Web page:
Snap lockdown ‘disaster’ rocks regional tourism businesses

Tourism operators are reeling after the snap lockdown wiped out one of their busiest weekends of the year, prompting pleas for regional Victoria to be separated from tough restrictions imposed because of a coronavirus outbreak in Melbourne.

Many coastal and rural businesses are reliant on income over busy weekends after the end of the school holiday season, but they have been forced to temporarily stand down staff and dump masses of food they prepared for the Valentine’s Day weekend.

Torquay last October. Tourism operators in the region had hoped for a busy Valentine’s Day weekend.Credit:Paul Jeffers

The Victoria Tourism Industry Council estimates losses across the state could reach hundreds of millions of dollars.

Its chief executive, Felicia Mariani, said 454 business operators who responded to a snap survey on Saturday reported they had lost $8 million in cancellations and $2.2 million on stock and supplies.

She said the consequences of the lockdown would outlast the expected five-day period because consumer confidence had been shaken.

Great Ocean Road Tourism chairman Wayne Kayler-Thomson said the Surf Coast was also dealing with the loss of the Rip Curl Pro surfing contest, traditionally held at Bells Beach at Easter, after the World Surfing League’s 2021 opening event was moved to NSW.

Great Ocean Road Tourism chairman Wayne Kayler-Thomson.Credit:Joe Armao

He hoped Easter would still be busy, but said the major event had previously provided a substantial boost to the local economy.

“It just knocks confidence even further,” he said.

The Great Ocean Road Chocolaterie & Ice Creamery has been forced to cut staff during the lockdown as the business prepares to weather a huge turnover loss.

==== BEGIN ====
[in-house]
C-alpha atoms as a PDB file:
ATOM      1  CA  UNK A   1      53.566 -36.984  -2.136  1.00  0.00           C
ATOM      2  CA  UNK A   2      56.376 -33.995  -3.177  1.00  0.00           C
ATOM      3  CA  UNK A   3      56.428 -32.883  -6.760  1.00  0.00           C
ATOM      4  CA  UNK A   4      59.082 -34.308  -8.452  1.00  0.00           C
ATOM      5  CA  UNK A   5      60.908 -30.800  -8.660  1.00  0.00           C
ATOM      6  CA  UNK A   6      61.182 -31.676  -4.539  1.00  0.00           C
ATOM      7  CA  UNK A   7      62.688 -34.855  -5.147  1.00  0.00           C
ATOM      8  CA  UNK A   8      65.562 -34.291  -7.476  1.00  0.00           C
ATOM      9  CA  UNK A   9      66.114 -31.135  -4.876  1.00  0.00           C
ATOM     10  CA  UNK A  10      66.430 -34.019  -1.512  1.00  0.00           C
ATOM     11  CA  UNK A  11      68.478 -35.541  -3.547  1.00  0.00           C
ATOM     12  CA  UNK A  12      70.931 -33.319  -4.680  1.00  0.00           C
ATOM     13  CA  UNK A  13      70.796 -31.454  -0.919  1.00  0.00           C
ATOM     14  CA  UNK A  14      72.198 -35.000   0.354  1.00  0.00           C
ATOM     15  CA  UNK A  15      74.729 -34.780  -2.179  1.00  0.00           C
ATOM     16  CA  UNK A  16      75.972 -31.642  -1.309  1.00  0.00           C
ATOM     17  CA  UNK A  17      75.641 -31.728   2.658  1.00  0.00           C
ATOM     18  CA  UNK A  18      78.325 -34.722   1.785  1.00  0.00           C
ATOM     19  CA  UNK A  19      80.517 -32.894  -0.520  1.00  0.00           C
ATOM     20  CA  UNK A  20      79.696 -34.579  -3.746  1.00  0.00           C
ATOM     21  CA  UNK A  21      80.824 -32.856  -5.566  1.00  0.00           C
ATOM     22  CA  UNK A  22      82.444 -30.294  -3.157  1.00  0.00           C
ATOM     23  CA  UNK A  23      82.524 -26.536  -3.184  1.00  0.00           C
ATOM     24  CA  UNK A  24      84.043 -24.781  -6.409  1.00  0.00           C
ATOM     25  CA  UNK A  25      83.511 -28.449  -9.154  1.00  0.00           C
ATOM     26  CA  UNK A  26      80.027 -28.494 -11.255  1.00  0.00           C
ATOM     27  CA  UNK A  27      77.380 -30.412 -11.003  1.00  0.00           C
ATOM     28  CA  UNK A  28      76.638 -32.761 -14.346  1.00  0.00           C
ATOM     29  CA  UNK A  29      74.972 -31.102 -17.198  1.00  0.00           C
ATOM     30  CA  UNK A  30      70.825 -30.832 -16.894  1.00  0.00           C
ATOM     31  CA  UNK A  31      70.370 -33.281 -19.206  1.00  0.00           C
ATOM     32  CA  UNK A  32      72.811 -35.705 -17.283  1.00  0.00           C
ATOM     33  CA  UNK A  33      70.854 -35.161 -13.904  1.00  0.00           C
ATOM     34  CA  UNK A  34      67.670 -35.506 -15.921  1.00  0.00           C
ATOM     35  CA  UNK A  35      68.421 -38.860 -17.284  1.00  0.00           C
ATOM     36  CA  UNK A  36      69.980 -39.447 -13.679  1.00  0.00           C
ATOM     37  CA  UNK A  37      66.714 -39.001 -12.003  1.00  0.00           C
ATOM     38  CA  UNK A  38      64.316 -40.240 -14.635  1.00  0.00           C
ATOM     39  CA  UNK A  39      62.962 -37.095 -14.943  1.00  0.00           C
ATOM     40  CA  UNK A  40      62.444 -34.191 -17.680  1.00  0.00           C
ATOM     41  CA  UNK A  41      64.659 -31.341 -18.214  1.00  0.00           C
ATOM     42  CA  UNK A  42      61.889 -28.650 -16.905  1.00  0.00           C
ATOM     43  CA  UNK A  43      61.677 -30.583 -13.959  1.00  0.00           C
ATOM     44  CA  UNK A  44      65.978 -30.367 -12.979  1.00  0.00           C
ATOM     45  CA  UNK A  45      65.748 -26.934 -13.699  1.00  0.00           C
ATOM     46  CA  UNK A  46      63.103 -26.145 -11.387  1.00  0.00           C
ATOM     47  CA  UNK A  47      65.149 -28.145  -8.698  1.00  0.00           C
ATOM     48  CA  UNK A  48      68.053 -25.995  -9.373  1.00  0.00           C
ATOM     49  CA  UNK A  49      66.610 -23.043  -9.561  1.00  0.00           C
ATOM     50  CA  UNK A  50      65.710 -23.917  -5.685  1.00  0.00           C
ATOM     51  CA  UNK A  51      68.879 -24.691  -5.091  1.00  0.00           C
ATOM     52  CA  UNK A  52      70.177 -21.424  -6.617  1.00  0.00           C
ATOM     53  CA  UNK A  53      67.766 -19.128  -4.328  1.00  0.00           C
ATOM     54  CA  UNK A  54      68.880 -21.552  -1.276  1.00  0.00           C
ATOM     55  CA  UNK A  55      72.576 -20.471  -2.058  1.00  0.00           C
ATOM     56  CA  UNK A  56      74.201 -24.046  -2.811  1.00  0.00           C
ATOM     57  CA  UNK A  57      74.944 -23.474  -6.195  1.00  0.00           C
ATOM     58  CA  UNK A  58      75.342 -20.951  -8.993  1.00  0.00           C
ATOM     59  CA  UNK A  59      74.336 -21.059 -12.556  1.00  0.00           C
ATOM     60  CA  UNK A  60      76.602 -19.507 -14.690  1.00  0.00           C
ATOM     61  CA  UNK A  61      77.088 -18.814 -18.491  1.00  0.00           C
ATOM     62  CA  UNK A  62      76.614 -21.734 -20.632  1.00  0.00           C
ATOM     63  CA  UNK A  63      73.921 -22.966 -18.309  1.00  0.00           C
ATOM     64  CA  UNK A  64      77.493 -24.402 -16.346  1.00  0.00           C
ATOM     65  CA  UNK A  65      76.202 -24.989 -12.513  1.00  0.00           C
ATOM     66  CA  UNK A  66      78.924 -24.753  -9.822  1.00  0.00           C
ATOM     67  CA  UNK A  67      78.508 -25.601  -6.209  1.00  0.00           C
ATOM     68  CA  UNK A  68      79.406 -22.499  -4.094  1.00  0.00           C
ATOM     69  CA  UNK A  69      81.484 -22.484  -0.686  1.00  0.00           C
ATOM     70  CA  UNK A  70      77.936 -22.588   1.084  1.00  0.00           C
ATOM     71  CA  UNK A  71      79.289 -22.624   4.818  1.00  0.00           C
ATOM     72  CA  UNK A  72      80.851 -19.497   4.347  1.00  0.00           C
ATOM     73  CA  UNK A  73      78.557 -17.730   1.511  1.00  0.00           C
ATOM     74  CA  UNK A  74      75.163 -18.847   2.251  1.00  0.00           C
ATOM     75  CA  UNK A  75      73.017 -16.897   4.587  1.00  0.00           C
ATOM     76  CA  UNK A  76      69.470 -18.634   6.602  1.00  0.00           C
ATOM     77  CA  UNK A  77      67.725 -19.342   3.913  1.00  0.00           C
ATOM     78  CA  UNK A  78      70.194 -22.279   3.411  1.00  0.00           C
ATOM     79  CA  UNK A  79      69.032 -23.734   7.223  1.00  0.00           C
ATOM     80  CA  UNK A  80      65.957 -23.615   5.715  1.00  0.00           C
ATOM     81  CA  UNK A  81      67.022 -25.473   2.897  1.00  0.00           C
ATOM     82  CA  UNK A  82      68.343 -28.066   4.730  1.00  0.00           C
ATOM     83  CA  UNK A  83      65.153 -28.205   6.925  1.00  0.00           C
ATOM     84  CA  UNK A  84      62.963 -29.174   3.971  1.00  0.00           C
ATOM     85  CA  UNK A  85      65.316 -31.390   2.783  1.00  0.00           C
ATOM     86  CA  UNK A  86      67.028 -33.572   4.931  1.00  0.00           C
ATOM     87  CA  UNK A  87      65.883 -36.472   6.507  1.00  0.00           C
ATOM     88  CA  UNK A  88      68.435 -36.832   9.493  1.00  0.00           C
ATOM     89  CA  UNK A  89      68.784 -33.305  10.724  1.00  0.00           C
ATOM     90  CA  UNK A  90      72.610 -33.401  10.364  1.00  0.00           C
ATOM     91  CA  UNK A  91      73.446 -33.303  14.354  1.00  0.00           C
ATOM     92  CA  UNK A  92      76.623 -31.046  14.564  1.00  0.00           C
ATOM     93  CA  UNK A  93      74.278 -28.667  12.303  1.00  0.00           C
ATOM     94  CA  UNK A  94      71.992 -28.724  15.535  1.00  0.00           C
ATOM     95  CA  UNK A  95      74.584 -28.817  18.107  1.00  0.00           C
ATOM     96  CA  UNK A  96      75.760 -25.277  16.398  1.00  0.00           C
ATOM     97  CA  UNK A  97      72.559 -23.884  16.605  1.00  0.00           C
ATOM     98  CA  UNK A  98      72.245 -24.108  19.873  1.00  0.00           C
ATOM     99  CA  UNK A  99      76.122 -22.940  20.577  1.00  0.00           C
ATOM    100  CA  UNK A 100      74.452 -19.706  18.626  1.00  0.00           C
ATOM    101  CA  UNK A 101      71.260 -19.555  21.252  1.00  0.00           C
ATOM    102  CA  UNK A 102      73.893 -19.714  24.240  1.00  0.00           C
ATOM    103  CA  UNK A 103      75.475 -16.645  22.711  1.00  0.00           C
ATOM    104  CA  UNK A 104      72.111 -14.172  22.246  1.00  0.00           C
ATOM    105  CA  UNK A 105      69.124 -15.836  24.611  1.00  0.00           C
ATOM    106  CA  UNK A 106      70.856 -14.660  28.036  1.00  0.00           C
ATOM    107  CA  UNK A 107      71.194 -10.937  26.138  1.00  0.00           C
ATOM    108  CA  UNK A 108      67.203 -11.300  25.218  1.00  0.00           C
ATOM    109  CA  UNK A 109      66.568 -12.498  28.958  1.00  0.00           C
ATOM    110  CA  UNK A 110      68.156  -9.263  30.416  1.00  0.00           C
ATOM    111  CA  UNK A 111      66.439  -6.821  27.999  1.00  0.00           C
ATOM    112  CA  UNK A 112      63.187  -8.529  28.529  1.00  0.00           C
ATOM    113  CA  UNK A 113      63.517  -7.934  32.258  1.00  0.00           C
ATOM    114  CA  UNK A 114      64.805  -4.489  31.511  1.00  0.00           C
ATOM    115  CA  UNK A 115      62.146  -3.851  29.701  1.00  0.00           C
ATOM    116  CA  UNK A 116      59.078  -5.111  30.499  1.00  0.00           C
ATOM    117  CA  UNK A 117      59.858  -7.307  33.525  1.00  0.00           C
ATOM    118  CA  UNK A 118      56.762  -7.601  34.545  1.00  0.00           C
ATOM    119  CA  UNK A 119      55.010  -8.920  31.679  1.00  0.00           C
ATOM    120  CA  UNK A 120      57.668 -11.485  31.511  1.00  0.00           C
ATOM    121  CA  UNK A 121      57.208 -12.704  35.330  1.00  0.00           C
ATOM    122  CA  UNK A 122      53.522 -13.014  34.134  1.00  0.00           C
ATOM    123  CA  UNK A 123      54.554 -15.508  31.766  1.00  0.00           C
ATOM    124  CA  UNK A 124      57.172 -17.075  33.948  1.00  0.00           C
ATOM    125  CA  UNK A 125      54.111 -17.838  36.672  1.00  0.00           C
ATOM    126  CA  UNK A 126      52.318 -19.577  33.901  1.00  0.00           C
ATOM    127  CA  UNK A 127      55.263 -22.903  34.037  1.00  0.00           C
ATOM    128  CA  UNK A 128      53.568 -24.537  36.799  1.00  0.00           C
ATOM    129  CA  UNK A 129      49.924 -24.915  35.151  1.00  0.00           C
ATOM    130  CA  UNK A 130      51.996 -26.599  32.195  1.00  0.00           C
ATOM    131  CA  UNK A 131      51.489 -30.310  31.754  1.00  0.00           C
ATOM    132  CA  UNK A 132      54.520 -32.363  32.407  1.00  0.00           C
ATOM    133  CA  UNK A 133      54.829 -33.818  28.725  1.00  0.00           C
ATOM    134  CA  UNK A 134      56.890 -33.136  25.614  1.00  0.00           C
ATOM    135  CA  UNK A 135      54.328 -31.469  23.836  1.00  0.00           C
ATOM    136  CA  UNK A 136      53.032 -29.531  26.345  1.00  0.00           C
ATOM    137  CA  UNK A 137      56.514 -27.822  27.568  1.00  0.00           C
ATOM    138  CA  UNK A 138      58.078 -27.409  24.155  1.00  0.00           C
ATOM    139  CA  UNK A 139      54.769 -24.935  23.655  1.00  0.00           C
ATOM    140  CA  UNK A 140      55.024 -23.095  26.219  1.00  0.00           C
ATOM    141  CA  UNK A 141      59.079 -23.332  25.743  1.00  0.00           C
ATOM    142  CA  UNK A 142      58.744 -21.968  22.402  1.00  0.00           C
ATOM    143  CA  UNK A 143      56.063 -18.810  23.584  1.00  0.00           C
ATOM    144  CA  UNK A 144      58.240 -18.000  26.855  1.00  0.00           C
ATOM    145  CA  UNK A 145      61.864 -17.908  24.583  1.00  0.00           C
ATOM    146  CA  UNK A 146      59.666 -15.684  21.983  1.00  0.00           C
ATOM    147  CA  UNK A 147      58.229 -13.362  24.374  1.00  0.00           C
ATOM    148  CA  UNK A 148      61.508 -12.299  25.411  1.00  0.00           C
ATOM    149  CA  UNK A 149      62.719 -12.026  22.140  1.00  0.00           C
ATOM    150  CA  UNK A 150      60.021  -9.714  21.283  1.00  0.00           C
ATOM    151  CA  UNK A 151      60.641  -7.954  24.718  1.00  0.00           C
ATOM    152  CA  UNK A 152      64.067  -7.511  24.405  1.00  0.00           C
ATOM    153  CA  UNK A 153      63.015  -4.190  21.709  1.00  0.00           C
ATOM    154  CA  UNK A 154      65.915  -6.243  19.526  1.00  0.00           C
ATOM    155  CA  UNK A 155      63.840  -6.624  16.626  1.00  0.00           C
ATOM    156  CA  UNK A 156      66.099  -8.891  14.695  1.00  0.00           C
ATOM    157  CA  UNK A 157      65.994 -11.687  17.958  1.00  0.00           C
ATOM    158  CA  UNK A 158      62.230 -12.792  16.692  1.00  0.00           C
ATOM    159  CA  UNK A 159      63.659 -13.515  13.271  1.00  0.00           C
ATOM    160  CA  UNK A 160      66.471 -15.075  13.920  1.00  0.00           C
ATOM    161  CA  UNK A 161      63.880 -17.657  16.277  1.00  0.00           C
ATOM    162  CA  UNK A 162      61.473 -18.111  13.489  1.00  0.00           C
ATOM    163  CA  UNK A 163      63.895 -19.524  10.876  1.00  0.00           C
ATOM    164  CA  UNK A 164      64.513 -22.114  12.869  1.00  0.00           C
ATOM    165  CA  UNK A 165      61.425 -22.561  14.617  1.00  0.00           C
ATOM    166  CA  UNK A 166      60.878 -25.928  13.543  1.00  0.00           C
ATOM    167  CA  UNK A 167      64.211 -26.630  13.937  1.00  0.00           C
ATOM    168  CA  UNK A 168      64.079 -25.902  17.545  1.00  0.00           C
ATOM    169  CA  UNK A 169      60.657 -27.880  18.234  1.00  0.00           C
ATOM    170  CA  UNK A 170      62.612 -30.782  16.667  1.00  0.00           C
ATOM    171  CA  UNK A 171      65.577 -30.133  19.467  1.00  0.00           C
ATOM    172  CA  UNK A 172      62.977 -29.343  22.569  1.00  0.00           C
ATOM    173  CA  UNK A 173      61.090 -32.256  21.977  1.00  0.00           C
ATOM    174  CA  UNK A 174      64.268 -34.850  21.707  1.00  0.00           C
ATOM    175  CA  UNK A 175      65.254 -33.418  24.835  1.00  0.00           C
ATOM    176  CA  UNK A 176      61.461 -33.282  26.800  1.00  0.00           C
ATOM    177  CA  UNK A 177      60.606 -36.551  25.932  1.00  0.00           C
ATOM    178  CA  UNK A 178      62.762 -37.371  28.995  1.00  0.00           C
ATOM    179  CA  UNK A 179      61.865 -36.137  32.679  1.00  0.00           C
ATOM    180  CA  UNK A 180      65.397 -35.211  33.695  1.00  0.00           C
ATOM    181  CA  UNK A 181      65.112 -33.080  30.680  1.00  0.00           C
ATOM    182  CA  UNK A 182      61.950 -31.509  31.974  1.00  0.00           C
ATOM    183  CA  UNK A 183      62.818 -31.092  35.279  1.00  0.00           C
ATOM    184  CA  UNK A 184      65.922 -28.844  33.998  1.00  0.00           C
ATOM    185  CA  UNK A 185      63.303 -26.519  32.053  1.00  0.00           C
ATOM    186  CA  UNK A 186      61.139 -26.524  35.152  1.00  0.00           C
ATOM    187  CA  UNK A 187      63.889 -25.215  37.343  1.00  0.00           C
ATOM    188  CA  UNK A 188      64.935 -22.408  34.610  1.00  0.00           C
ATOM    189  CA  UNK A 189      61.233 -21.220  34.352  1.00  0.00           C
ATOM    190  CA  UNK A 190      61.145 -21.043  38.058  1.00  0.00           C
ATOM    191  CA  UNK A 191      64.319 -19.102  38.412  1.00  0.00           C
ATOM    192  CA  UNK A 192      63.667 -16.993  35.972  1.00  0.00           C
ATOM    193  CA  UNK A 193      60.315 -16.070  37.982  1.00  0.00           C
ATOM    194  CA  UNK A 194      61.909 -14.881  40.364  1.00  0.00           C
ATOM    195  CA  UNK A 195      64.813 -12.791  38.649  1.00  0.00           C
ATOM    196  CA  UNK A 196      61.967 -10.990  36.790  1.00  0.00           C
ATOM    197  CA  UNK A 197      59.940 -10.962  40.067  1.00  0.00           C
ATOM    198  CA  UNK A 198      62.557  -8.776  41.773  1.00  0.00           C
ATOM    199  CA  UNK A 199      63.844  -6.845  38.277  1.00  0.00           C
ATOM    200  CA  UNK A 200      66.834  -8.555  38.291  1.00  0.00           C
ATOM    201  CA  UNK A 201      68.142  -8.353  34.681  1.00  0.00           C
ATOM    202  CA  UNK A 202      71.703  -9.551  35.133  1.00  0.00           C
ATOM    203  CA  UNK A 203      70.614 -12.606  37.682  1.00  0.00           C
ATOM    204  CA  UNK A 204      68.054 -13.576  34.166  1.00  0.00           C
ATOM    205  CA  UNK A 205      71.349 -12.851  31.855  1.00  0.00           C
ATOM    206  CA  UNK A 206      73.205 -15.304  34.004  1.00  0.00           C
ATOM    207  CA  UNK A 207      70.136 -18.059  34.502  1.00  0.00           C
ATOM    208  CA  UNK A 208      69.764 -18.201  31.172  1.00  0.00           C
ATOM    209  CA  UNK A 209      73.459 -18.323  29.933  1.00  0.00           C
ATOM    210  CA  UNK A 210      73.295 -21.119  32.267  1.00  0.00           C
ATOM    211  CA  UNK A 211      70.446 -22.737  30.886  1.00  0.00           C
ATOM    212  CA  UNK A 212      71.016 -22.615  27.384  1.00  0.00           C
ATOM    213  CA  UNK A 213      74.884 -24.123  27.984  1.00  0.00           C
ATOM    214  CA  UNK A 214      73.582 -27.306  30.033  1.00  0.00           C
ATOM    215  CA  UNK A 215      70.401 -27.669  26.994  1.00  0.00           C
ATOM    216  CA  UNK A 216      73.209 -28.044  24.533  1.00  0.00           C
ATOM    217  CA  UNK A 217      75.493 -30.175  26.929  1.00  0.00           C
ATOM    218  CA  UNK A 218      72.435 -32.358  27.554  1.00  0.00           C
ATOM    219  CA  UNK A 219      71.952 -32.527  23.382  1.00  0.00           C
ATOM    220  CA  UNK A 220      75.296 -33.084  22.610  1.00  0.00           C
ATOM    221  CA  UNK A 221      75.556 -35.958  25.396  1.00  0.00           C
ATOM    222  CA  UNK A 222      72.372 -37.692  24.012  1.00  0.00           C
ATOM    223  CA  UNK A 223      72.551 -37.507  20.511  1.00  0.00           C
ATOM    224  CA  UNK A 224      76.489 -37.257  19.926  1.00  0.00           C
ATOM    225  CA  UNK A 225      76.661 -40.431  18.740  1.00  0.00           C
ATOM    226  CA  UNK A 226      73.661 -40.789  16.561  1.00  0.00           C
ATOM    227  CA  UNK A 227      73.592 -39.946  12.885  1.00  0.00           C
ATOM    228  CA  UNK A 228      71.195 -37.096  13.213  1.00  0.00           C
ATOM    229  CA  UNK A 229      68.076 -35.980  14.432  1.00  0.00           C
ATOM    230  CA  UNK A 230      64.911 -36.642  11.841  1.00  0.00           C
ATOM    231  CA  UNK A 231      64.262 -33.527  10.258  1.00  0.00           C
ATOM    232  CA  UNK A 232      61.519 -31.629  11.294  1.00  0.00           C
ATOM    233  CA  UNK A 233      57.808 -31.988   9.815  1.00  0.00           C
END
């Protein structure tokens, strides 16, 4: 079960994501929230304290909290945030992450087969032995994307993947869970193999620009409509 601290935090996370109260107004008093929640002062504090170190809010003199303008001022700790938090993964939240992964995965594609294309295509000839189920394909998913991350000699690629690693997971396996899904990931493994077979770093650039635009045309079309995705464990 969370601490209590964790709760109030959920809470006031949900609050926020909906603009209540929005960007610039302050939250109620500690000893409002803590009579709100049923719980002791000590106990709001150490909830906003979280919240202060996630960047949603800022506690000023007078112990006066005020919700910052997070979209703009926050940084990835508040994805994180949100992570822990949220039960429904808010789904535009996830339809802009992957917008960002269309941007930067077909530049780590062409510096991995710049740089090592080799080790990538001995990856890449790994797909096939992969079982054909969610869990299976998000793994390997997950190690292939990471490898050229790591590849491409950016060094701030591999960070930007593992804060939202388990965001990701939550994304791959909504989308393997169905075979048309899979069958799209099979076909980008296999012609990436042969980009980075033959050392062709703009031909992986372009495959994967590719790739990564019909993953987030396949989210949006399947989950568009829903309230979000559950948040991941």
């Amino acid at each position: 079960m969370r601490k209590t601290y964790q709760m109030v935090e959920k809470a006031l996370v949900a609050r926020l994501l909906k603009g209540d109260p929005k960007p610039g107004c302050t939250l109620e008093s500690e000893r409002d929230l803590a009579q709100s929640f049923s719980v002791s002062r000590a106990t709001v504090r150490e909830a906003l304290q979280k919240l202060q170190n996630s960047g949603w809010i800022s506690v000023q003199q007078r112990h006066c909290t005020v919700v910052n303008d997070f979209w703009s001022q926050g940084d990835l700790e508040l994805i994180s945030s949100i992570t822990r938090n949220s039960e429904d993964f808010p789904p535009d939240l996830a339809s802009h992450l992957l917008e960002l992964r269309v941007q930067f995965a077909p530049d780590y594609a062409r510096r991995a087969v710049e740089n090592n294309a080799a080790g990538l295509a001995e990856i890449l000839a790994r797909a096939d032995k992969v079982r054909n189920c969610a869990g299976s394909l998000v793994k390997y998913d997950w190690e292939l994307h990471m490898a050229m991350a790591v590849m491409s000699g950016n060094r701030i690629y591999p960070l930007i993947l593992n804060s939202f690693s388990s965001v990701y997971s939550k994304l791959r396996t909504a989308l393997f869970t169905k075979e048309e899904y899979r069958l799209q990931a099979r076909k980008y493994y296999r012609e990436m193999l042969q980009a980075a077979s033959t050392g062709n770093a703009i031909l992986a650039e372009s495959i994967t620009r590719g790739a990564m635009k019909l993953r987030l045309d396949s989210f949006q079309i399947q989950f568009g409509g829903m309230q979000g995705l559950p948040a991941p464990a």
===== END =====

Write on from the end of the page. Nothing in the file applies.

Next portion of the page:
Co-owner Ian Neeland said the business would usually serve up to 2500 people on a busy Sunday, compared to just 24 customers on Sunday gone. Takings that day were just $600 compared with more than $30,000 on a busy summer Sunday.

“It’s a disaster”: Ian and Leanne Neeland of the Great Ocean Road Chocolaterie & Ice Creamery.

“It’s a disaster,” Mr Neeland said. He estimated his business would lose up to $10,000 in perishable food after preparing for a “massive weekend”.

Mr Neeland said the cancellation of the Rip Curl Pro would hurt many local businesses.

“That attracts huge crowds to the start of the Great Ocean Road.”

Premier Daniel Andrews said there had been no time to establish a “ring of steel” separating Melbourne from regional Victoria before the lockdown took effect.

Premier Daniel Andrews speaking to the media on Monday. Credit:Darrian Traynor/Getty Images

He insisted people would have gravitated to regional areas if uniform restrictions had not been applied across the state.

“That’s not a criticism, I think that is just a fact. And we have seen a bit of that over the last 12 months,” he said.

But independent Mildura MP Ali Cupper said regional communities with no recent cases of coronavirus were angry they were subject to the same restrictions as Melbourne.

“We’re picking up a level of rage that we haven’t seen yet,” she said.

The NSW and South Australian governments have both implemented “bubbles”, allowing movement across their borders in limited circumstances.

The Albury-Wodonga region has now notched up about 200 days without a case of coronavirus.

Wodonga mayor Kevin Poulton said the lockdown was taking its toll on communities along the Murray River. “They’re fatigued and confused,” he said.

Cr Poulton said restrictions should be eased in Wodonga if there were no cases nearby after Wednesday – even if the lockdown continued in Melbourne.

“I definitely think all of regional Victoria would feel that way,” he said.

The Liberal MP for Polwarth in western Victoria, Richard Riordan, joined calls for compensation from the state government.

In East Gippsland, Marlo Hotel co-owner Rachel Jones said the business had a huge weekend planned, having sold 500 tickets to a Pierce Brothers show.

“It’s really devastating,” she said. “All our accommodation, cancelled. Thousands of dollars in accommodation gone. You never get that back.”

Mornington Peninsula mayor Despi O’Connor said the response from the business community to the latest lockdown had been mixed.

Some hospitality businesses moved quickly to selling takeaways, but others had struggled. “For some it probably felt like too much,” she said.

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